Diagram of what could be big data and social media

These days, everything we do – from making a purchase, to viewing certain products – can be tracked online. Social media are a major factor in this. Popular sites like Facebook, Instagram, Foursquare, Twitter, and Pinterest record millions of tweets, Likes, and chat streams on a daily basis.

The result is massive quantities of data that could, potentially, give organisations a detailed look into the minds of their consumers. The trick is to somehow make sense of all that data and find ways of putting this knowledge to use.


The Social Challenge

Much of the data that organisations already have is structured, which means that they can actually make use of it immediately. Things like details gleaned from rewards cards, transactional data, and the personal information consumers provide when they set up an account on shopping sites.

In contrast, the data thrown up by social media data is unstructured. Activities such as “liking” a page on Facebook, watching advertisements on YouTube, downloading free apps, or chatting online with customer service representatives generate huge digital tracts of information.

Filed away in massive databases, only a tiny fraction of this social conversation may be even remotely relevant to a company’s brand. To cut through the chatter, companies need to filter out the right data, i.e. the actionable information which drives consumer actions.


The Big Data Imperative

The Big Data industry deals in sets of data that can reach many hundreds of petabytes. Large-scale applications instantly translate massive data sets into information that can be read and interpreted by human beings. This knowledge can then be acted upon.

Numerous Big Data applications have been created specifically to make sense of social media data. Marketers can use these tools to determine the impact of each tweet, tag, pin, check-in, and like on their brand.

Social media websites use the data they store to customise newsfeeds so that users are served content that they actually want to see. Big Data can help take this a step further by analysing the huge amounts of data flowing in from social media and suggesting how they can link to all the touch points consumers have with a particular brand.


Hitting the Touch Points

With virtually unlimited internet access to information, now more than ever, power rests with the consumer.

Using Big Data, consumers can be targeted more effectively. Marketing automation and customer relationship management (CRM) software allow data generated by social media to be taken, quickly analysed, then used to better target customers that are likely to convert.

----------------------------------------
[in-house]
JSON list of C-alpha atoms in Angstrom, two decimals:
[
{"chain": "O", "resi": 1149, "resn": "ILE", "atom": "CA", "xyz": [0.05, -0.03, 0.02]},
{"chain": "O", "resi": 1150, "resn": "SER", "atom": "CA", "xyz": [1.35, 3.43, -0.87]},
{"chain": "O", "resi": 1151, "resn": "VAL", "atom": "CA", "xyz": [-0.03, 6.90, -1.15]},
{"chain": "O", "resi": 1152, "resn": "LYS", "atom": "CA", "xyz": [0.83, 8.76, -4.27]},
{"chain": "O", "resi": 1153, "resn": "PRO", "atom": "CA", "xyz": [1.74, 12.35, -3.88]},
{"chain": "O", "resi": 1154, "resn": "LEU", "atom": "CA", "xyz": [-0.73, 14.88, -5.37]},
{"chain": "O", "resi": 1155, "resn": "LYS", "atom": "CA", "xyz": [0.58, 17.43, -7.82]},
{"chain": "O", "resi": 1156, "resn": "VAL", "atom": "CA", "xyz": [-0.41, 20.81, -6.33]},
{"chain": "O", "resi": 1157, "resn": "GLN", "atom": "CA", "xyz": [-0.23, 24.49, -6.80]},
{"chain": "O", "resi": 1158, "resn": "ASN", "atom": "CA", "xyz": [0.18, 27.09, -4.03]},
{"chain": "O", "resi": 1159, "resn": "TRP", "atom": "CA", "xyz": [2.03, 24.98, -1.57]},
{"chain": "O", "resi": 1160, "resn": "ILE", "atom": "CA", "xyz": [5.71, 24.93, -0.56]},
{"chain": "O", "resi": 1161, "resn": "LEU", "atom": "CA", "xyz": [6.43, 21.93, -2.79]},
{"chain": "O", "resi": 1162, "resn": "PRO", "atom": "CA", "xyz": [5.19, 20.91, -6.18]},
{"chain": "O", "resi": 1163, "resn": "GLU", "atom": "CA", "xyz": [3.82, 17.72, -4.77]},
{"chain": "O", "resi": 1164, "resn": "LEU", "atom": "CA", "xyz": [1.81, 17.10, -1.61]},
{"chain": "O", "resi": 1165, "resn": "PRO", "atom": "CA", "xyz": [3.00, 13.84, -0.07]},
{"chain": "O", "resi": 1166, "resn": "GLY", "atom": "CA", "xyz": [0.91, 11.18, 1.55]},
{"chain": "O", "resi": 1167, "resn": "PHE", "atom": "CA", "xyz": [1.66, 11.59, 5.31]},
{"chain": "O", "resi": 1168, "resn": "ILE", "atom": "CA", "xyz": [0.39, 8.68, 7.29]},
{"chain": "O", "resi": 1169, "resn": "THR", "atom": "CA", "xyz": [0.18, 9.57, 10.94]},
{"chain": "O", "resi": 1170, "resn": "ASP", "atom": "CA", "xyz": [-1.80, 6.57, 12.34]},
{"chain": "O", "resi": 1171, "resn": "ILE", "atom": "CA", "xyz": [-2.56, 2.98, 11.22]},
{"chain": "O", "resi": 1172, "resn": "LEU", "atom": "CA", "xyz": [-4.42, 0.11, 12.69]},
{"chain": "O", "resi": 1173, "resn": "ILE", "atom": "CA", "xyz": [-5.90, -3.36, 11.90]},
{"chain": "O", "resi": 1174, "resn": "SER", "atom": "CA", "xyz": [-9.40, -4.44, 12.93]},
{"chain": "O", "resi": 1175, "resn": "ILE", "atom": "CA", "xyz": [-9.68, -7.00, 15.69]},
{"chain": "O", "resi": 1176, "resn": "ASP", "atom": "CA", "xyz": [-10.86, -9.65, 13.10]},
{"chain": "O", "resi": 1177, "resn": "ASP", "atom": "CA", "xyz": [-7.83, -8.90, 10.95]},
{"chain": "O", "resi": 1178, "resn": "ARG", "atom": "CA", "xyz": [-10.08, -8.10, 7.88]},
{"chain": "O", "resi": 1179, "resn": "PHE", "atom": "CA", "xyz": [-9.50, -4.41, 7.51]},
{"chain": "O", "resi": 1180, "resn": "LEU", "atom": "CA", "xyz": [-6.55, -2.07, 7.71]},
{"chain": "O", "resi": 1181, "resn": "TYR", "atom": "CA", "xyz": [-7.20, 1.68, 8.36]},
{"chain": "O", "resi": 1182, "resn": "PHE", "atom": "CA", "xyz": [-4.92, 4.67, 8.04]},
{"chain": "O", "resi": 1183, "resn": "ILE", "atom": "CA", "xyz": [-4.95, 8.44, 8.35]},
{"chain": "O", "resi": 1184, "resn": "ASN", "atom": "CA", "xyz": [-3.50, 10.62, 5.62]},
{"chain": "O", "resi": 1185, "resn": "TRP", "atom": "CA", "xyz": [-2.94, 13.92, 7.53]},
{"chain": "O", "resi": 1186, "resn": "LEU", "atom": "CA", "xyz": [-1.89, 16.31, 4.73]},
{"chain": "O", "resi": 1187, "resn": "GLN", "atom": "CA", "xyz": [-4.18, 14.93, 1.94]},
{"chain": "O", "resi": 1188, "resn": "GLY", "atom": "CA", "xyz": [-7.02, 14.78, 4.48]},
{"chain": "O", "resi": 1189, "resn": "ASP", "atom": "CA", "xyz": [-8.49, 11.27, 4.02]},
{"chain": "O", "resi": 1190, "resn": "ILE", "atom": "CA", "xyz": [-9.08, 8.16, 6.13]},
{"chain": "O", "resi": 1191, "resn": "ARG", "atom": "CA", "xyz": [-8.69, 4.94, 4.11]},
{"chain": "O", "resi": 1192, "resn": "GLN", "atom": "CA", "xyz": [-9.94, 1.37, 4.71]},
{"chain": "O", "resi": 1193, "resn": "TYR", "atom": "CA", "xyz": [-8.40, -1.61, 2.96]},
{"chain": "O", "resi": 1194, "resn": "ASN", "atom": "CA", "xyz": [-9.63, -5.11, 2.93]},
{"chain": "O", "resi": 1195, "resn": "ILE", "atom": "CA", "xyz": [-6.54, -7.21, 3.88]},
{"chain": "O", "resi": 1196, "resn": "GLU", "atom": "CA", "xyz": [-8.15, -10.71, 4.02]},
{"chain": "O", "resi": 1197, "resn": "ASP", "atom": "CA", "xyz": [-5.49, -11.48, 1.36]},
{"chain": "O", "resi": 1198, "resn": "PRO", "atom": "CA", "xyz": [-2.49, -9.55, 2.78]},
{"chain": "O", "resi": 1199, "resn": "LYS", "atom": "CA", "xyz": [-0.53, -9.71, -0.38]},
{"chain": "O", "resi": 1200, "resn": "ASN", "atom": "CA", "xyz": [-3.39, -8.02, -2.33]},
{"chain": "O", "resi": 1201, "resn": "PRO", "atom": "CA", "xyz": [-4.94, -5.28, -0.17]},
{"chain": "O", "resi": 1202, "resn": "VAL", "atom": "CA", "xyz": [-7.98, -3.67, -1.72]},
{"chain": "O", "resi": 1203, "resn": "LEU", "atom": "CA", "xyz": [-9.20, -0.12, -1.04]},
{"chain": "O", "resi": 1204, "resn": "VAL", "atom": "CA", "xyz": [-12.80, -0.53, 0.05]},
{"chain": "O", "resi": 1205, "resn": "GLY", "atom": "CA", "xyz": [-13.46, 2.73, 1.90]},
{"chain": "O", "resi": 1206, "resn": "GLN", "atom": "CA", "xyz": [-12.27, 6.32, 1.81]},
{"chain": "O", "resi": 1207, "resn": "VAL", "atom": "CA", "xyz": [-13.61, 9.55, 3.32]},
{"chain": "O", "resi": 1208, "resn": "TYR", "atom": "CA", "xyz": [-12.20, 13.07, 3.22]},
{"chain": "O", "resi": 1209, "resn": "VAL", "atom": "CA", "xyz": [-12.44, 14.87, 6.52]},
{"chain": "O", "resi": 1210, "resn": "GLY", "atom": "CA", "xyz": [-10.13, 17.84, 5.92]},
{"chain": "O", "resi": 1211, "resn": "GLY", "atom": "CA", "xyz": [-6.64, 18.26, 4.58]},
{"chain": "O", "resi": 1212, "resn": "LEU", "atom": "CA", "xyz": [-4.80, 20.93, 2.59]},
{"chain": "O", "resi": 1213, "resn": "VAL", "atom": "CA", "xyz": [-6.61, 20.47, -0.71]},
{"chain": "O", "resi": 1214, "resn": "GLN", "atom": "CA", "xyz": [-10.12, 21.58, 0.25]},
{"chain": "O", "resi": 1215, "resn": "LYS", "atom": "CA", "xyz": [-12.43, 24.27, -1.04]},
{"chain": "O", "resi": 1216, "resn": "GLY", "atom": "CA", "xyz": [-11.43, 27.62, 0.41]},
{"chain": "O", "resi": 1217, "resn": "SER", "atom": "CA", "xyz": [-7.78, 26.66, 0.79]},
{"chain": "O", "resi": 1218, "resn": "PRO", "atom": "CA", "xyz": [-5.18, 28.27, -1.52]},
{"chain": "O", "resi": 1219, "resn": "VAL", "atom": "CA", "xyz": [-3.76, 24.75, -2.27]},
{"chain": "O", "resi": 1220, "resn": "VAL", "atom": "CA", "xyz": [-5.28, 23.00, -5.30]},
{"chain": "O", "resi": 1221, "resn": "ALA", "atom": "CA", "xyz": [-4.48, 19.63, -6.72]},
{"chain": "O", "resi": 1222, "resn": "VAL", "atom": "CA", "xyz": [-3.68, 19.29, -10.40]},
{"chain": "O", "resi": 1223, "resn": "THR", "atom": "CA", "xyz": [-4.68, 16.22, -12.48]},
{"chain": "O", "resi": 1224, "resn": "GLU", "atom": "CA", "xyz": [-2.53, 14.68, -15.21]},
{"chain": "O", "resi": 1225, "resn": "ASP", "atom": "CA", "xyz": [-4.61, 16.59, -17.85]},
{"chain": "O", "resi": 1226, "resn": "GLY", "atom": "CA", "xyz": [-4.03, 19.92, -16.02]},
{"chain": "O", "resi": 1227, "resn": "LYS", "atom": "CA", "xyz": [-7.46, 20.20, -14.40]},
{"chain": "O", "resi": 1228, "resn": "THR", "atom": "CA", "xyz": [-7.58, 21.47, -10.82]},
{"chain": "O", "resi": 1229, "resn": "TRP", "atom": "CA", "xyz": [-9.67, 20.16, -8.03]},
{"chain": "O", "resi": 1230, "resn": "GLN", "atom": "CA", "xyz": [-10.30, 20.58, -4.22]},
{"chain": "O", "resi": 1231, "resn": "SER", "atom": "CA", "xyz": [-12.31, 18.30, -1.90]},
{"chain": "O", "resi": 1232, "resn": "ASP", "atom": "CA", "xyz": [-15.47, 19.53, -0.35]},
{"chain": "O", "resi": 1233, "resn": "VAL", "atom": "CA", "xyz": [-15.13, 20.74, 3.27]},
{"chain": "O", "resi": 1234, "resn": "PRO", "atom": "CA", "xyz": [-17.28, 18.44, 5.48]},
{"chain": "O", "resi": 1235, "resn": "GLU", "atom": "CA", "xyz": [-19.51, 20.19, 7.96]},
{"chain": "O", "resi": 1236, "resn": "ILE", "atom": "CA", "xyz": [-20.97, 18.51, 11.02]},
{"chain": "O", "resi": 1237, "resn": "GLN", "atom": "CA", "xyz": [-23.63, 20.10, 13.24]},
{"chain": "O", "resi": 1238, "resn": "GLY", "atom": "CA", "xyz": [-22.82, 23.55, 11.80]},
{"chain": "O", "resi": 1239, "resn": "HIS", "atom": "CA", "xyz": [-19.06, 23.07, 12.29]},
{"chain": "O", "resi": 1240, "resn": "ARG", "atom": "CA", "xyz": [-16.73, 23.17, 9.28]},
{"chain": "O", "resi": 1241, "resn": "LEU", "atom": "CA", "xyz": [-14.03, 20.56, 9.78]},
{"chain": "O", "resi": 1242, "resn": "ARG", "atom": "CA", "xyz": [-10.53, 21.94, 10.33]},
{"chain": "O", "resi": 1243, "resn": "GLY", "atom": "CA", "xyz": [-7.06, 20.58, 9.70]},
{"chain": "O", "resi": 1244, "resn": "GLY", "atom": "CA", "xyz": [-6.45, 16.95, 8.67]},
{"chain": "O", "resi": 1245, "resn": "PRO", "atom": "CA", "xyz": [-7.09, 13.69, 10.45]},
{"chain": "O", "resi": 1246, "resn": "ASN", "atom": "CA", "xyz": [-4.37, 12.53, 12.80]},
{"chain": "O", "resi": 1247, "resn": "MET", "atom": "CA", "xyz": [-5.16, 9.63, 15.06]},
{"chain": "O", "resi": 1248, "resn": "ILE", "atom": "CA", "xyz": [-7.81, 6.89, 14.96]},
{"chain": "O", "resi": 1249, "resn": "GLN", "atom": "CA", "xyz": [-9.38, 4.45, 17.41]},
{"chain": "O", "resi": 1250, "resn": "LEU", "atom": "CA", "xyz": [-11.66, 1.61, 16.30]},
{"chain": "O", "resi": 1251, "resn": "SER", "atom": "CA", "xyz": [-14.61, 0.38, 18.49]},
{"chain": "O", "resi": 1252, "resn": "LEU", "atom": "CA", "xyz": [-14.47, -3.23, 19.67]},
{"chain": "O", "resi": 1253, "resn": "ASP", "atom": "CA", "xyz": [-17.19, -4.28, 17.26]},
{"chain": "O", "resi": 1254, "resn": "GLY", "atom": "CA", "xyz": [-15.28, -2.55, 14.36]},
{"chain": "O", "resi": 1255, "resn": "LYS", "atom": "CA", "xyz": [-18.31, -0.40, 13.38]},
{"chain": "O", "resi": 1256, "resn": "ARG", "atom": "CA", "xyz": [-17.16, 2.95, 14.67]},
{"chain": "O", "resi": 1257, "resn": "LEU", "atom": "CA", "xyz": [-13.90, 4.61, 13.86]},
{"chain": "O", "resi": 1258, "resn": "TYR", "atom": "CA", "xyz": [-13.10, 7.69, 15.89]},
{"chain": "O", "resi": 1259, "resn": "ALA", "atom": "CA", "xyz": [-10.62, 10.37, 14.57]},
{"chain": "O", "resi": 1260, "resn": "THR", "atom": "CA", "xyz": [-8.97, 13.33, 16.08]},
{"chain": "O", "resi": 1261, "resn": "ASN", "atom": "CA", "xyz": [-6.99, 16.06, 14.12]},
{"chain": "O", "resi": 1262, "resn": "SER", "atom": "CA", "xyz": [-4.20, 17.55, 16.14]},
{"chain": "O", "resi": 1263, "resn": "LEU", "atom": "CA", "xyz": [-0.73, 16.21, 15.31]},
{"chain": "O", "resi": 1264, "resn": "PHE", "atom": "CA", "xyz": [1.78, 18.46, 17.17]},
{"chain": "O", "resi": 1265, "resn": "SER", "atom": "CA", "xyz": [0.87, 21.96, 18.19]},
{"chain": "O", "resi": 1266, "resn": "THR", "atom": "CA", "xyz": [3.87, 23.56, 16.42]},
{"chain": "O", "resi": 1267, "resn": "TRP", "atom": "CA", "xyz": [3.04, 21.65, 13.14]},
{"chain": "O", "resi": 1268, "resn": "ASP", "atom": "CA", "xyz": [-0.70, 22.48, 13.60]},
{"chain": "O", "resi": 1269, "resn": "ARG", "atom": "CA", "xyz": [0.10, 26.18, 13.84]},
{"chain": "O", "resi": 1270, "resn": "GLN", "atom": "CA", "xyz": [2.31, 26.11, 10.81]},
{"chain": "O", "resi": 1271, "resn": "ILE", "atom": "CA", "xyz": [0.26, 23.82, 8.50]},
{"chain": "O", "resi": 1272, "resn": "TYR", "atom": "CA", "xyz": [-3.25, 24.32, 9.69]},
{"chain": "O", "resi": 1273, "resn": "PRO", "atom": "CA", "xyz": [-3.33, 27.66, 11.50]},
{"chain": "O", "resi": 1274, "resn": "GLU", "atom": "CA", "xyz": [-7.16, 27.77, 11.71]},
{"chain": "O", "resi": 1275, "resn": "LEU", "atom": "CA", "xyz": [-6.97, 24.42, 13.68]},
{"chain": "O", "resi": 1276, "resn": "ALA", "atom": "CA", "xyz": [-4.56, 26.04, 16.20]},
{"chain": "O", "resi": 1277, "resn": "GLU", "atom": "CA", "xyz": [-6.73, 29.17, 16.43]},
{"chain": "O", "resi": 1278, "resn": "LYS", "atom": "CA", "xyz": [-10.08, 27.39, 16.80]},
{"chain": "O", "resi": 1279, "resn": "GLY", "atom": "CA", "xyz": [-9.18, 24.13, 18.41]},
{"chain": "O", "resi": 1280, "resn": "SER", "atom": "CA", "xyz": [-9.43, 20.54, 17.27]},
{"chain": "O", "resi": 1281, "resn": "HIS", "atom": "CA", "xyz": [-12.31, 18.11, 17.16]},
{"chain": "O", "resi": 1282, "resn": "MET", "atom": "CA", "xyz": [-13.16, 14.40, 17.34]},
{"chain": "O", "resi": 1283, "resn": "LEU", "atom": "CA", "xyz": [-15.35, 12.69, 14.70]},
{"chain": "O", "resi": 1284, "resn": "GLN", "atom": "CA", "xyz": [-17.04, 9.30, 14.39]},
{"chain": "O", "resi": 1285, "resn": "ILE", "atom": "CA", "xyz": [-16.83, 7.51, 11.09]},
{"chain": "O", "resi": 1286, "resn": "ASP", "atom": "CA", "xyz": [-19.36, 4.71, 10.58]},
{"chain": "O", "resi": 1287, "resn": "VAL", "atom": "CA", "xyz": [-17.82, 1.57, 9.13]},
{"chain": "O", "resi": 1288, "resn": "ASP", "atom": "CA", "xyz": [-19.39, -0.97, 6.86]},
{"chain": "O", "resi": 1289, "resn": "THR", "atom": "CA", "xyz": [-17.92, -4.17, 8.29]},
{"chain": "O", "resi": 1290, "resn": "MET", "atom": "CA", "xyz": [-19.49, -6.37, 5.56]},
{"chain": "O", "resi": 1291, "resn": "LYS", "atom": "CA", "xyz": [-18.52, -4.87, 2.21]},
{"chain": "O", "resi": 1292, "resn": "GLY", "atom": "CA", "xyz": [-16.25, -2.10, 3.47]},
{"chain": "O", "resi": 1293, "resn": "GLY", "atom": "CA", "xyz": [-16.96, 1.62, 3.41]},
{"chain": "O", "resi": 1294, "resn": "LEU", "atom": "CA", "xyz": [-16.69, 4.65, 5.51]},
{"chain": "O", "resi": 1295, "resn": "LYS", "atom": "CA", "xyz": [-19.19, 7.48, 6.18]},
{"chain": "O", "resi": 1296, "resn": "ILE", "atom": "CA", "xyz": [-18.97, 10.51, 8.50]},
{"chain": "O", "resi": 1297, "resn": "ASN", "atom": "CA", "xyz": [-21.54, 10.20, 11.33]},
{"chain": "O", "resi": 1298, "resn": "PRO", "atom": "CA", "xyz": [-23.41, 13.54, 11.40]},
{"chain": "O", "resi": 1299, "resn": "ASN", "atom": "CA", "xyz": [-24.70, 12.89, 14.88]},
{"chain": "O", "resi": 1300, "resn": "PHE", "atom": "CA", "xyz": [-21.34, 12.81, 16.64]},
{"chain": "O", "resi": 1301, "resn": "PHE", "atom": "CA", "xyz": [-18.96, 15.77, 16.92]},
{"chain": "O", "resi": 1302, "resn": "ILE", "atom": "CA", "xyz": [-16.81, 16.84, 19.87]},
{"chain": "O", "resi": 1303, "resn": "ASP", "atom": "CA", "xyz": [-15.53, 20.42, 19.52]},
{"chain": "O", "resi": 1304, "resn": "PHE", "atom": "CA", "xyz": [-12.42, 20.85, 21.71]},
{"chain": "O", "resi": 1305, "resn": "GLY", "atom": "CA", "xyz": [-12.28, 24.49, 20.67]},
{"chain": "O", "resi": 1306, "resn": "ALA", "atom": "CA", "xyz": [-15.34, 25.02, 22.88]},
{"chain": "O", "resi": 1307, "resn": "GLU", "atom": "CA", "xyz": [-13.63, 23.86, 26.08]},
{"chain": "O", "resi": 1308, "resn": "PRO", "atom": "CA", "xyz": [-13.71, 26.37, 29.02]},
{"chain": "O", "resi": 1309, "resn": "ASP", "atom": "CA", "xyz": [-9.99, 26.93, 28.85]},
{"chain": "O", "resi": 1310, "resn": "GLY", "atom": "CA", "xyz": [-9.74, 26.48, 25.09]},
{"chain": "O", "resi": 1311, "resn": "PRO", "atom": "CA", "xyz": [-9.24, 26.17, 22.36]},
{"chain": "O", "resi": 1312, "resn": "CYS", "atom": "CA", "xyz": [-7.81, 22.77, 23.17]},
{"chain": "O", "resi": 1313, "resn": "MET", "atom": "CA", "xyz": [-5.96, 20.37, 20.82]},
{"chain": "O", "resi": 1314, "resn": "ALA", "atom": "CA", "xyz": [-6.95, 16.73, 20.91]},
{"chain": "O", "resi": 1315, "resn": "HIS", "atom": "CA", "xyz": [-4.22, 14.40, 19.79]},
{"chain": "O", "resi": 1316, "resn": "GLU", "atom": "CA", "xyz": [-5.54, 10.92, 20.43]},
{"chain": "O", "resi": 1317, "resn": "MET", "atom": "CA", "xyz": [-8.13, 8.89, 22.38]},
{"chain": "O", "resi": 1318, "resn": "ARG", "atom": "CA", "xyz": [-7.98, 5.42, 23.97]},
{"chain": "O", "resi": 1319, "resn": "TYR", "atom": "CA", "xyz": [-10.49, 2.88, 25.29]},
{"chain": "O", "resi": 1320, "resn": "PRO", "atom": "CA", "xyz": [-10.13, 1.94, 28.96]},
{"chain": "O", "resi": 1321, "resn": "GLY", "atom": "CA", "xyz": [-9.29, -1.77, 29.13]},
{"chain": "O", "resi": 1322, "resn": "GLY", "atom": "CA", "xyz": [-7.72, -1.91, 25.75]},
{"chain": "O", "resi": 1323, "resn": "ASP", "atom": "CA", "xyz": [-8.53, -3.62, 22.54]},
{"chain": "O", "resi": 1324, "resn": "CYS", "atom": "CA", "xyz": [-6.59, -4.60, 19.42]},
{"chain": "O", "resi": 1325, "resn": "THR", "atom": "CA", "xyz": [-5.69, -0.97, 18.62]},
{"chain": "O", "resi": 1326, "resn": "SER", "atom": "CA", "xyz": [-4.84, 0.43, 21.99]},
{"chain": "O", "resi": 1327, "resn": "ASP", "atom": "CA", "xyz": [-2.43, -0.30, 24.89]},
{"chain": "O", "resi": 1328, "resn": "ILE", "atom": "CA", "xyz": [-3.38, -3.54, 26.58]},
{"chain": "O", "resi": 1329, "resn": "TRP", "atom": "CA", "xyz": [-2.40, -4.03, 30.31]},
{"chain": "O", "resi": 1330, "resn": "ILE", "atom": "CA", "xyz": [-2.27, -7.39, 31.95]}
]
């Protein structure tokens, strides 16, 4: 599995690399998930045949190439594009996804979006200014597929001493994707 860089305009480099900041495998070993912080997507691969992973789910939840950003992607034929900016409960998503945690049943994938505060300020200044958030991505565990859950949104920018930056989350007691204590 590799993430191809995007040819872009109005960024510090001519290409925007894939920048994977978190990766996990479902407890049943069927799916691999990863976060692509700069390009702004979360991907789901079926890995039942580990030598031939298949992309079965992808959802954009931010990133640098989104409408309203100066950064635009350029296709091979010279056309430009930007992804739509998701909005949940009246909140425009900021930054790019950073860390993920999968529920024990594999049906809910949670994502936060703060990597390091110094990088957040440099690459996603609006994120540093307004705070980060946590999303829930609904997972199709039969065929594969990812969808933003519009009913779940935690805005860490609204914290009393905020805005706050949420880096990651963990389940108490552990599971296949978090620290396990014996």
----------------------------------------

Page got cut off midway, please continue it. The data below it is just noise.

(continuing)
Companies can (for example) actually track a customer and analyse her behaviour as she shifts from liking a brand on Facebook to watching a television ad for that brand, to using an app created by the brand, to reading news about it on her tablet, to picking up the phone to call a customer service line.


Adjusting To Fit

The consumer power shift means that buyers no longer rely on sales reps as the keepers of information about a brand. Instead, buyers do their own research online and draw their own conclusions. Buyers clearly view the internet and social media as helpful and unbiased sources, and reliance on them is likely to increase.

In a given transaction, buyers will do their own research and come to the table knowing a lot about a company, its offerings, and all the alternatives to their solution. To keep up, marketing and sales reps need to know the same information – and also how buyers react to the information they find.

Big Data analysis can assist in understanding what buyers think and feel about a company’s products and services. Armed with this knowledge, the sales rep can show empathy with the consumer and adopt the role of valued advisor – a powerful position that earns the buyer’s trust.

It’s a shift in traditional roles that will require a corresponding adjustment in other areas as well.


Cultural Shifts

Companies will have to hire and train people who can make sense of social media data. Marketing research teams will need a strong database person to put data into forms that can be analysed. Statisticians who can understand data and its impact must be in the mix, as should people skilled at understanding behavioural data.

To complete the picture, companies will need to hire people who know how to tag data and add structure to it, so the statisticians and database experts can turn it into reports that can be translated into workable strategies.


Working Practices

The interaction of Big Data and social media will be typified by:

  • Hiring the right people: In-house database engineers, computer scientists, and statisticians, or the use of Big Data solutions offered by start-ups and major corporations.
  • Following the keywords: Looking out for specific words, and analysing when and where they are used. This can help in identifying at-risk customers and meeting their needs before they buy elsewhere.
  • Measuring brand engagement: Learning how to have a dialogue with customers.
  • Correlating facts: Considering factors such as website traffic, product purchases, advertisement spending, and customer inquiries, to track the effectiveness of campaigns – and to make informed adjustments.
  • Anticipating the future: Analysing customers’ behavioural data to gauge how new products will fare in the marketplace. And reacting in real time to customers’ changing needs.